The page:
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Is hydrogen really...

3 November 2021

3 min read

Is hydrogen really the holy grail for tackling climate change?

Consensus over hydrogen at COP26 can dramatically speed up the energy transition

Tertius Bonnin
Tertius Bonnin,

Assistant Portfolio Manager

With COP26 underway in Glasgow this week, countries are being asked to come forward with ambitious 2030 emission reduction targets and roadmaps to achieve those. Hydrogen is seen by an increasing number of countries as a strategic tool to achieve decarbonisation.

The Hydrogen Council believes that hydrogen could represent about 20% of global energy demand in the long term and represent a circa £2 trillion market. It’s no surprise then that a growing number of countries are making significant public investments. For example, Saudi Arabia announced last month its ambition to become the biggest supplier of hydrogen by 2030. We are also seeing oil majors pushing for hydrogen to become a green alternative.

As hydrogen is the most abundant chemical substance in the universe, the prospects for this alternative source of energy sound exciting. However, it is important to know that there are different types of hydrogen and not all in our opinion should be promoted.

Grey hydrogen

The cheapest way of producing hydrogen is to take a natural gas molecule (for the chemists, that’s a CH4) and then, using a process called “steam reforming”, to blast the natural gas molecules with water molecules (H2O). This splits the natural gas molecule to create hydrogen and CO2 molecules with the latter by-product being released into the atmosphere.

Blue hydrogen

With the advent of carbon capture technologies, a major advancement has been made within the process of Grey Hydrogen. Carbon capture allows manufacturers to suck most of the molecules of CO2 out of the air during the steam reforming process thereby reducing (but crucially not eliminating) the greenhouse gas emissions. Once pressurised, this captured CO2 can then be stored geologically (far underground) where there is no risk of it entering the Earth’s atmosphere and contributing to climate change. The imperfection of carbon capture and the reliance on an existing dirty electricity grid means that while this is an improvement, it cannot continue into the long-term at scale.

The energy revolution

Over the last 20 years, the cost of generating renewable energy has fallen dramatically to the point where today, the marginal cost of bringing Solar PV and Onshore Wind projects online is below that of fossil fuels. That’s even when you adjust project costs to remove subsidies that currently benefit renewables. As this trend deepens and its impact reverberates around global energy markets, cheaper renewable energy has begun to unlock new ways of doing things which have historically not been economical. One such example is Green Hydrogen.

Green hydrogen

This is entirely different to Grey or Blue Hydrogen. Instead, it uses a process called electrolysis to break-down water molecules (H2O) into their constituent parts. In practice, two electrodes are placed into the water and an electric current is then passed through resulting in hydrogen appearing at one electrode and oxygen appearing at the other. Until now, the problem has been that this process is incredibly energy intensive, and that Grey or Blue Hydrogen has been far more cost effective. It has however the potential to become a long term solution to help our societies achieve net zero targets.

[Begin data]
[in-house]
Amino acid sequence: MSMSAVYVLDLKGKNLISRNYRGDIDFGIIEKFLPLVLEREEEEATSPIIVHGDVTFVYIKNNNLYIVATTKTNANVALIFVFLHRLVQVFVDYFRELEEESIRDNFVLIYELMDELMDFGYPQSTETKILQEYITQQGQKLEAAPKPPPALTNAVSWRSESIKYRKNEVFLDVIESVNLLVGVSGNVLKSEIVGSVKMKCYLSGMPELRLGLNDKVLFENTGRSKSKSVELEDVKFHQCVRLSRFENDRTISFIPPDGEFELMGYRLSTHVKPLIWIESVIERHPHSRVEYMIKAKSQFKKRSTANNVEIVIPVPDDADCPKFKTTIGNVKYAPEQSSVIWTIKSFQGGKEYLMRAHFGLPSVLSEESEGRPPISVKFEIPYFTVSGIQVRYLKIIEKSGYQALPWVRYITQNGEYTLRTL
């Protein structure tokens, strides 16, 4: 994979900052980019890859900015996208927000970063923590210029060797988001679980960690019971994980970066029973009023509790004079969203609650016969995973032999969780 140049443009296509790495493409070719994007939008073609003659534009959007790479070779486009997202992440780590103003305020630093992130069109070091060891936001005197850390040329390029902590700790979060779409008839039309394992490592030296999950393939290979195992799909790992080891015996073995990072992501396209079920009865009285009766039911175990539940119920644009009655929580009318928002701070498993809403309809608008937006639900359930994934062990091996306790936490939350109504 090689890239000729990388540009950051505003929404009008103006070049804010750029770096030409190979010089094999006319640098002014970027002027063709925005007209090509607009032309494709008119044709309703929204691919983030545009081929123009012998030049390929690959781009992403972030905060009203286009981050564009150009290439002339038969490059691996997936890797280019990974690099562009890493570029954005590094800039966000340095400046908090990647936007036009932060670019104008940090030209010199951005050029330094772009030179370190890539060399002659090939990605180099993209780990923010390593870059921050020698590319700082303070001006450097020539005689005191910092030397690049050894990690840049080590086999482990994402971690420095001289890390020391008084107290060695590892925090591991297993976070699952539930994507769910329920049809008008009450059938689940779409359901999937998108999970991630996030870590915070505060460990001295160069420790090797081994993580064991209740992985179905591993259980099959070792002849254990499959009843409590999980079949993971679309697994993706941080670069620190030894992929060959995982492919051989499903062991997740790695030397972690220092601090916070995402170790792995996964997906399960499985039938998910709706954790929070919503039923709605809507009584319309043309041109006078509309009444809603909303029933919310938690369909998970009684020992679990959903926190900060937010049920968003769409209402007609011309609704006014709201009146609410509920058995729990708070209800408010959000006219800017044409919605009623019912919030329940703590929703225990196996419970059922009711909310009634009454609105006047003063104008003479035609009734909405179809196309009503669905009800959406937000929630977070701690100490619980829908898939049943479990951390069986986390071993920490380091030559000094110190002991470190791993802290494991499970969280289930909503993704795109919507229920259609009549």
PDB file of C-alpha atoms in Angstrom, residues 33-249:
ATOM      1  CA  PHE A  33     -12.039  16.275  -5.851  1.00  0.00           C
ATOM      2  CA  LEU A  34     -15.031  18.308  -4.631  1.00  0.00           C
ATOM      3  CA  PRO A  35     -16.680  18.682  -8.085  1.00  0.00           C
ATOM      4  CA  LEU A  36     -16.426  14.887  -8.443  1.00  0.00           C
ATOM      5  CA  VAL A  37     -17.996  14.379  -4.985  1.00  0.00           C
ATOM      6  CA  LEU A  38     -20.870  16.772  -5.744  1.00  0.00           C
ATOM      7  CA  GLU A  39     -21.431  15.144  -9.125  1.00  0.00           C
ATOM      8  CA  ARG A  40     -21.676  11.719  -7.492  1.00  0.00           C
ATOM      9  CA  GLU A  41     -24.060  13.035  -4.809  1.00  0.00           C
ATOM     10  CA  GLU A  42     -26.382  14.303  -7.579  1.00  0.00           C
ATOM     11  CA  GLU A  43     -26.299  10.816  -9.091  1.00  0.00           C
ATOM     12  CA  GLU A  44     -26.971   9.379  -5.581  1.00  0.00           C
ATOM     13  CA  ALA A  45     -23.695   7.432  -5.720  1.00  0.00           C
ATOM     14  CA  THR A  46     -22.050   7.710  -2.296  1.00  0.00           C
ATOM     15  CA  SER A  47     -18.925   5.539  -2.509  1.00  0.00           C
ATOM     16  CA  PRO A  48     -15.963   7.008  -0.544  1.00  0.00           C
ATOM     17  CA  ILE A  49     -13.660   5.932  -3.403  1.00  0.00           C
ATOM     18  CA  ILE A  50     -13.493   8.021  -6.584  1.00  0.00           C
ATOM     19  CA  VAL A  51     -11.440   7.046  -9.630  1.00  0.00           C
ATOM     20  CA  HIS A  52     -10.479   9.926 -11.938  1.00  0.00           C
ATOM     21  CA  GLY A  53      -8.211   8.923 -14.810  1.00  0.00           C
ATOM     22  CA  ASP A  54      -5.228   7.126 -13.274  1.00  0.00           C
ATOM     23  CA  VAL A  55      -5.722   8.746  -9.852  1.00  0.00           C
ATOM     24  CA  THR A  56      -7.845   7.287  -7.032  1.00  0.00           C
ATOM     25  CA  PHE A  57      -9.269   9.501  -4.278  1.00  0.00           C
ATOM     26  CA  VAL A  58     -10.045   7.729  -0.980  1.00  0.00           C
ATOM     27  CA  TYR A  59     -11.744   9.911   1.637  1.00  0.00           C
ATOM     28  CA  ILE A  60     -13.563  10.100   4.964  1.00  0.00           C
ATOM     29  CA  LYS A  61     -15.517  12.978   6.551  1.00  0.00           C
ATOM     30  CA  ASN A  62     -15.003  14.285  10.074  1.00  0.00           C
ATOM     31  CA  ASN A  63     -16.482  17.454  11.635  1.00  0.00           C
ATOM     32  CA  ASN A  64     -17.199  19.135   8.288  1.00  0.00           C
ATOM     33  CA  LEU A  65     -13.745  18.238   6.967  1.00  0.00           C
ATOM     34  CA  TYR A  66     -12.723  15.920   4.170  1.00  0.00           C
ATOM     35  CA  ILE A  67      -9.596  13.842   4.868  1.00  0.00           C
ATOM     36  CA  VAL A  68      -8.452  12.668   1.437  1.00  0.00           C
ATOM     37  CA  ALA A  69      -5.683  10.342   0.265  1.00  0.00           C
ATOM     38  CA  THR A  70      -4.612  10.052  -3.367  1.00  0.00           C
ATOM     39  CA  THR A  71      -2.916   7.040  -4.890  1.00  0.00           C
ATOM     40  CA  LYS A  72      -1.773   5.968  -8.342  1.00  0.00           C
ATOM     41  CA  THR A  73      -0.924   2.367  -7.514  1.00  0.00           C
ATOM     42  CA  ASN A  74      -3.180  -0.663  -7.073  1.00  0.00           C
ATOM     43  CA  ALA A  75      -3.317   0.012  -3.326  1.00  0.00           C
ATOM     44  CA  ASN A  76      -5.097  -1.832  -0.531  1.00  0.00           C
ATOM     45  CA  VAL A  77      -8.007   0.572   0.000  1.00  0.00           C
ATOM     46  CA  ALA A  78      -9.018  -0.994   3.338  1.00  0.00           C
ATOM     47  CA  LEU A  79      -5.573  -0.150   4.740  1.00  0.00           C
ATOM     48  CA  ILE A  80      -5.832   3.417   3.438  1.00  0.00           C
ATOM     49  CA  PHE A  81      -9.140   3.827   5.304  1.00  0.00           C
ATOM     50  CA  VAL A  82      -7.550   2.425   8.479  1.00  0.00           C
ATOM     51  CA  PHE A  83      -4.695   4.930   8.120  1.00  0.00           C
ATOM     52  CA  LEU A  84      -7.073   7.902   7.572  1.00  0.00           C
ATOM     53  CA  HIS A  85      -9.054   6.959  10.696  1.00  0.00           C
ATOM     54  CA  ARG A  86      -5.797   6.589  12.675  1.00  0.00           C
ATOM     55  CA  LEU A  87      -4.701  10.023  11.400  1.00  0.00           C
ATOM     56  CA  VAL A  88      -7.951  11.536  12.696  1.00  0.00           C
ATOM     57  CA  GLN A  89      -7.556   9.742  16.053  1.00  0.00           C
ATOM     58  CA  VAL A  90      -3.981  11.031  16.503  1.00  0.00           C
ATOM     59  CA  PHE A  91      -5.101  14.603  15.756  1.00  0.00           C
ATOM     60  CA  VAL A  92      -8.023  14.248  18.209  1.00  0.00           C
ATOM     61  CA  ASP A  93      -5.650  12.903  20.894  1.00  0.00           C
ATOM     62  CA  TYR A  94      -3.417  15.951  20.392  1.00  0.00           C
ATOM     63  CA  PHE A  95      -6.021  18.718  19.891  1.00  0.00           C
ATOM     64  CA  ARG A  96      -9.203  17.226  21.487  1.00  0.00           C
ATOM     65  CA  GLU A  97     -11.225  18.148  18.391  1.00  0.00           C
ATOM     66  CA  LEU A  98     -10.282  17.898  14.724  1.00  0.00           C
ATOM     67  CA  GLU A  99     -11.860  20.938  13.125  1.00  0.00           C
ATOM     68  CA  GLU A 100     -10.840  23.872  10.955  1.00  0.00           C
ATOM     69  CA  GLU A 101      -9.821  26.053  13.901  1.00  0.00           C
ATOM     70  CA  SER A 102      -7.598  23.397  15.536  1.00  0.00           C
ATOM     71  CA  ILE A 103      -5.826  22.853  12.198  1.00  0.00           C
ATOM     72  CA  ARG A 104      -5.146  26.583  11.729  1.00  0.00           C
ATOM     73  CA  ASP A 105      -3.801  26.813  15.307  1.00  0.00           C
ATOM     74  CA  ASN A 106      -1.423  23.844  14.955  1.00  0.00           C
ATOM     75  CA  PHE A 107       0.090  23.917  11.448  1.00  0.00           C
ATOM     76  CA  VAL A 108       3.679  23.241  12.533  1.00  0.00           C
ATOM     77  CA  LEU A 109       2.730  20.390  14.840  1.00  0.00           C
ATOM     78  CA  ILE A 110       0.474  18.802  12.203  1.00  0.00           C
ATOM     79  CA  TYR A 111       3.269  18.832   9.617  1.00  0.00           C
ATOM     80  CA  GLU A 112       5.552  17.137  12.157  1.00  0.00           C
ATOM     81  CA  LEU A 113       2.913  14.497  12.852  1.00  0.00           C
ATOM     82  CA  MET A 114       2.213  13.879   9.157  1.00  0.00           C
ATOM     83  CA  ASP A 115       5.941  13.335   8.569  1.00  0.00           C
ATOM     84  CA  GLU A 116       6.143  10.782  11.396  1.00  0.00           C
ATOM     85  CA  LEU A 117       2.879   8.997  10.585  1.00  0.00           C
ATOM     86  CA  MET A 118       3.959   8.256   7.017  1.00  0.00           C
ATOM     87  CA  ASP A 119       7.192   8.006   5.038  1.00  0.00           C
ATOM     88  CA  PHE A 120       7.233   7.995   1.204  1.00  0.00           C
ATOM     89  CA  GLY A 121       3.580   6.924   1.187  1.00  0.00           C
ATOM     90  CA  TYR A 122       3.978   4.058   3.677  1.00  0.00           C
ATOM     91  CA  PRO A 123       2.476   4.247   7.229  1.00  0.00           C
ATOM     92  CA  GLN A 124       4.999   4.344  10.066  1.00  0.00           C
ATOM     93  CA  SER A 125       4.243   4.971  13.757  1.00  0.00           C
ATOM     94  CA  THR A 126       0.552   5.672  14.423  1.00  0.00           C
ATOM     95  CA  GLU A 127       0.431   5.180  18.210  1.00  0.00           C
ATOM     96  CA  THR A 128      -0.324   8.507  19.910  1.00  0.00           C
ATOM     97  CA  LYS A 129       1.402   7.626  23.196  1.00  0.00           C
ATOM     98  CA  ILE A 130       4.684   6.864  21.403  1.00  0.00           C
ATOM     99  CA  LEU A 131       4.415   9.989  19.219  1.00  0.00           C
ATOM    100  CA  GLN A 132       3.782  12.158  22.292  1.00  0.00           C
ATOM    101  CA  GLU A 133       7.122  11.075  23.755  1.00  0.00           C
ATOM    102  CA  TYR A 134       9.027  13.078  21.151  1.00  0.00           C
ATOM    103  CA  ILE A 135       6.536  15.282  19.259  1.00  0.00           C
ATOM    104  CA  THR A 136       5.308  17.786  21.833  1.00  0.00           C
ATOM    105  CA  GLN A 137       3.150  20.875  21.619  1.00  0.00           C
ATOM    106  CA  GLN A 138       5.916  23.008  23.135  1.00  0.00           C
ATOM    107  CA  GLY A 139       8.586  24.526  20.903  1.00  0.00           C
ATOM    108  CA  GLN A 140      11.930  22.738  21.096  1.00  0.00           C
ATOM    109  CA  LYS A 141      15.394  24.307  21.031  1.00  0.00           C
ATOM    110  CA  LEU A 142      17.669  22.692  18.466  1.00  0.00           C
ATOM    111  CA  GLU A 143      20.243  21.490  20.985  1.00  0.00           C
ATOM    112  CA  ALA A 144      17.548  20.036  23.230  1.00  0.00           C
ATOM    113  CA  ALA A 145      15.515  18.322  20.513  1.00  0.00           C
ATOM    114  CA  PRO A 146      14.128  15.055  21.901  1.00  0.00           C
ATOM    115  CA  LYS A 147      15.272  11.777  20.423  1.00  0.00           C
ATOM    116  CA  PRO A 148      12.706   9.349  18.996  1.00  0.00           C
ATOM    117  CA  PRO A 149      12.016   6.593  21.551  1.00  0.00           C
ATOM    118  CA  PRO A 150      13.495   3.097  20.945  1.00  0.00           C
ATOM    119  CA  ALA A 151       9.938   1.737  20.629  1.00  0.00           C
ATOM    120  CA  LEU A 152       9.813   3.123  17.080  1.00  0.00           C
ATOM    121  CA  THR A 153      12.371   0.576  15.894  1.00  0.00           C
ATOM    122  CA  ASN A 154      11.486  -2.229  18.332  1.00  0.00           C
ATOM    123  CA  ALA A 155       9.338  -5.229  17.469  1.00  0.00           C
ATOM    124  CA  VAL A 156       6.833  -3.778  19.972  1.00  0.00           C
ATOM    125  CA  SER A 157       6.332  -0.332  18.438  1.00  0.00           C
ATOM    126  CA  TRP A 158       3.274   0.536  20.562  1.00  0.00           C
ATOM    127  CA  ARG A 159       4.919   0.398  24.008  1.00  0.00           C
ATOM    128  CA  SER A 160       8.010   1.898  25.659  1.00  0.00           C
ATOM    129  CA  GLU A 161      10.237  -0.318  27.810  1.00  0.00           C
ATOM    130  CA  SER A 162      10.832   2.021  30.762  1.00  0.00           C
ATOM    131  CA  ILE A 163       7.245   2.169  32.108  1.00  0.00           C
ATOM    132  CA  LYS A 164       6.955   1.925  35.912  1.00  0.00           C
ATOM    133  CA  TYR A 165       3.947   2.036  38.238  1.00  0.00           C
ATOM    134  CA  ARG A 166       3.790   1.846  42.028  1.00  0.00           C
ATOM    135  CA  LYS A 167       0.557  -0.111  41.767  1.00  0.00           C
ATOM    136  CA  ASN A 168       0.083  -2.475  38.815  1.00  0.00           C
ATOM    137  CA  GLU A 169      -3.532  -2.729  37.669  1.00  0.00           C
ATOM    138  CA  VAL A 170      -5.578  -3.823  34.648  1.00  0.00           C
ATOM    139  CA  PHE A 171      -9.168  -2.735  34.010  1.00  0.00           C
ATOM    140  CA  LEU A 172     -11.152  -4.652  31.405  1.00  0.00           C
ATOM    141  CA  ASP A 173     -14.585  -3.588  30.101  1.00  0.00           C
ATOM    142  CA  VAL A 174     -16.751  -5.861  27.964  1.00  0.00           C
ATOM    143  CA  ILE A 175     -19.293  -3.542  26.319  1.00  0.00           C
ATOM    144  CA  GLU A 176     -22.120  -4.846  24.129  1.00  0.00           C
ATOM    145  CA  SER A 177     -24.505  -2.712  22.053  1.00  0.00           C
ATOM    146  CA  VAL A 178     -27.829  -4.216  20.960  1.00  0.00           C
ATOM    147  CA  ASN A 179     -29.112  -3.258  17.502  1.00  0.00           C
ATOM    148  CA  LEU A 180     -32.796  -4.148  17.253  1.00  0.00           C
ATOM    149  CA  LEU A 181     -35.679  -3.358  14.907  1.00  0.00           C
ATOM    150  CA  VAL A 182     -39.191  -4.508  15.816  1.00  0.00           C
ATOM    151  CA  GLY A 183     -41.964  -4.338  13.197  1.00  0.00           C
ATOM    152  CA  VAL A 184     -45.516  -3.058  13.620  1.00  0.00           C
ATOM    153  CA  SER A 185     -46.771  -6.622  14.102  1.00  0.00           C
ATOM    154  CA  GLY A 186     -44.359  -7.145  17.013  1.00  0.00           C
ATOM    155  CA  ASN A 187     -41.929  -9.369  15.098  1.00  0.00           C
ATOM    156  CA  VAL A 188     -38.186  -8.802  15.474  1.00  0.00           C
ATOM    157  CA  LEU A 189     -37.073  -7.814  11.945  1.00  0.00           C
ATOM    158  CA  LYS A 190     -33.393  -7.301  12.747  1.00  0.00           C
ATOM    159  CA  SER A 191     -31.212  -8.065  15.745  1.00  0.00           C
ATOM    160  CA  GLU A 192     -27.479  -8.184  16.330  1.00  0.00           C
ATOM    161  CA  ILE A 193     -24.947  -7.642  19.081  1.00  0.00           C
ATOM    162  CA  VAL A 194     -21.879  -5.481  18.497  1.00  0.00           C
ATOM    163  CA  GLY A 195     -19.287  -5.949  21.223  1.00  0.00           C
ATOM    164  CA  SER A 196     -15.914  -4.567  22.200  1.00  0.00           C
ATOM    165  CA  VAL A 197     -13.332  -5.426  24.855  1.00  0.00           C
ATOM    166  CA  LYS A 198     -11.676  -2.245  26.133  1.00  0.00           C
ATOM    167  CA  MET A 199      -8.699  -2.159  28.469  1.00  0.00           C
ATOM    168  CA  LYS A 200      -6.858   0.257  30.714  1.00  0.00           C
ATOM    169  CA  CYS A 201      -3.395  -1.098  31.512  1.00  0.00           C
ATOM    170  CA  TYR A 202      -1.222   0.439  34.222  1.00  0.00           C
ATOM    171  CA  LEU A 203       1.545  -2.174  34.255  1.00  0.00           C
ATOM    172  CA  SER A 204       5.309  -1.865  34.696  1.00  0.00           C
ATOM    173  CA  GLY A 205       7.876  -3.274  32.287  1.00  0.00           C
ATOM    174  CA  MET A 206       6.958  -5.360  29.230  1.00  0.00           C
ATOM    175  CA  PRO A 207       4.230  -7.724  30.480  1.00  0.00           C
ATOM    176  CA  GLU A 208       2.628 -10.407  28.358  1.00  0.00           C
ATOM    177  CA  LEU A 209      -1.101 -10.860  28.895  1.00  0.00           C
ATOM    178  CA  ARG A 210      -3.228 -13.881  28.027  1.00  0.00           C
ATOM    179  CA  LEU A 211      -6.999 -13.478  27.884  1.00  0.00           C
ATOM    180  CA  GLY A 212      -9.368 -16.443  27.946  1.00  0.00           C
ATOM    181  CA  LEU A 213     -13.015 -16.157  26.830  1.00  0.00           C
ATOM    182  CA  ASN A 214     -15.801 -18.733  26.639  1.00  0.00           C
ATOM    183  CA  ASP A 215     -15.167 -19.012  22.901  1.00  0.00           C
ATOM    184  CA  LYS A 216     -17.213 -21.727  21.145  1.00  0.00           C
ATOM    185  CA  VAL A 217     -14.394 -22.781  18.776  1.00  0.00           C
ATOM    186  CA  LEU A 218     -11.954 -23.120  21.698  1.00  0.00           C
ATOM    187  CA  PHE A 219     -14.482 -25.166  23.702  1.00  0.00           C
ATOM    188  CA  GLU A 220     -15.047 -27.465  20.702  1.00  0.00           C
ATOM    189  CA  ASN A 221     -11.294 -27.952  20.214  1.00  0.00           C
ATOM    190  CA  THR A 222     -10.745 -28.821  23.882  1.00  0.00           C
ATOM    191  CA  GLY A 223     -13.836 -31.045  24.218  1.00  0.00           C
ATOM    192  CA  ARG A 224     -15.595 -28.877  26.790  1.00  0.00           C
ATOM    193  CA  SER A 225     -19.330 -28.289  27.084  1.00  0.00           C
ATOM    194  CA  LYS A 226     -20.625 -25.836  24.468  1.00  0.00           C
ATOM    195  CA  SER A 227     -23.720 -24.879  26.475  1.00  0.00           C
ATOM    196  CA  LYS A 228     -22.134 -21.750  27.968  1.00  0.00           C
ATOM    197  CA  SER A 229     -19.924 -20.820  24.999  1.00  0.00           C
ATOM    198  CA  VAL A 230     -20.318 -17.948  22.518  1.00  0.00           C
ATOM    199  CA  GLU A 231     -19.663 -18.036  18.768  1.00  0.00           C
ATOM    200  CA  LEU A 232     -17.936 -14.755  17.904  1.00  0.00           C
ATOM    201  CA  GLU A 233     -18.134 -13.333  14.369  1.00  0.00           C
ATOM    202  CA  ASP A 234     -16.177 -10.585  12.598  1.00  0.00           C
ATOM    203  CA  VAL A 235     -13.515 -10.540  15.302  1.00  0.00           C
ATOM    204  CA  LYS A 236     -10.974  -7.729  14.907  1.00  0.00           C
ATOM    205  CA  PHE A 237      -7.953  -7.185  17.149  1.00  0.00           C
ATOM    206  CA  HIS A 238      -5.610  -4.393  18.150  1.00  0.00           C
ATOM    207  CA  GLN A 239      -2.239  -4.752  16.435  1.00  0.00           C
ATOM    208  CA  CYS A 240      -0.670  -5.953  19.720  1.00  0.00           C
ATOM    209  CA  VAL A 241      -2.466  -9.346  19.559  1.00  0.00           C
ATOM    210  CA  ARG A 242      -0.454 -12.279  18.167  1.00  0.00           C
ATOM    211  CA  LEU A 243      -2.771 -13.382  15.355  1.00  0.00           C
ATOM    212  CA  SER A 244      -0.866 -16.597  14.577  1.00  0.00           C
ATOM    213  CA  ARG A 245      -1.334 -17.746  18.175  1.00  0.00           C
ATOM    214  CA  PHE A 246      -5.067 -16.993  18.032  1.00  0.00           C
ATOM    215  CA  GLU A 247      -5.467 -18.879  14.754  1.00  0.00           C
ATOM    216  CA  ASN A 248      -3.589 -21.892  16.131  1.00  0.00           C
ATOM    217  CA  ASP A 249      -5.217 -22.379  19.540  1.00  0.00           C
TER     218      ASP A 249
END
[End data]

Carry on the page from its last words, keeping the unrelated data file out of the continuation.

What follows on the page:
Fad or future?

While the hydrogen industry has seemingly been on the cusp of a revolution for decades, the proliferation of cheap renewable energy is the inflection catalyst for which this technology has been waiting. For now, the industry is nascent and underdeveloped, but there are few opportunities to invest within listed markets. For this reason, we are excited for the technology and are excited by a small number of companies within our portfolios taking advantage of this new revolution. Here are some examples:

Ceres Power plc is a UK listed business with a division focusing on developing alternative fuel cells which can be run on hydrogen. The business also has a division which develops systems to carry out the electrolysis process which will produce green hydrogen.

Ballard Power Systems Inc is a US listed company that develops hydrogen fuel cell technology with a focus on the automotive sector.  Beyond road vehicles, the company also develops fuel cells for trains, marine applications and back-up power systems for critical infrastructure.

ITM Power plc is another UK listed company which focuses on energy storage and clean fuels. The company designs and manufactures products which generate hydrogen using only renewable energy and tap water.

Find out more

For further information on our approaches to sustainable investing, please get in touch.

Tertius Bonnin

Tertius Bonnin


Assistant Portfolio Manager

Tertius joined EQ in 2016 and is the assistant portfolio manager for the EQ Future Leaders portfolios. In addition, he is also responsible for covering global and thematic equity investment ideas. He also sits on both the fund selection and strategic asset allocation committees while also supporting the portfolio managers across a range of other responsibilities. He graduated with a First in Business with Finance at the University of Greenwich and has since completed the CFA IMC. He is currently working towards completing the CFA program. He is a regular member of the CFA Institute and CFA UK society. Outside the office, Tertius enjoys a variety of sports including swimming, skiing, tennis and squash.

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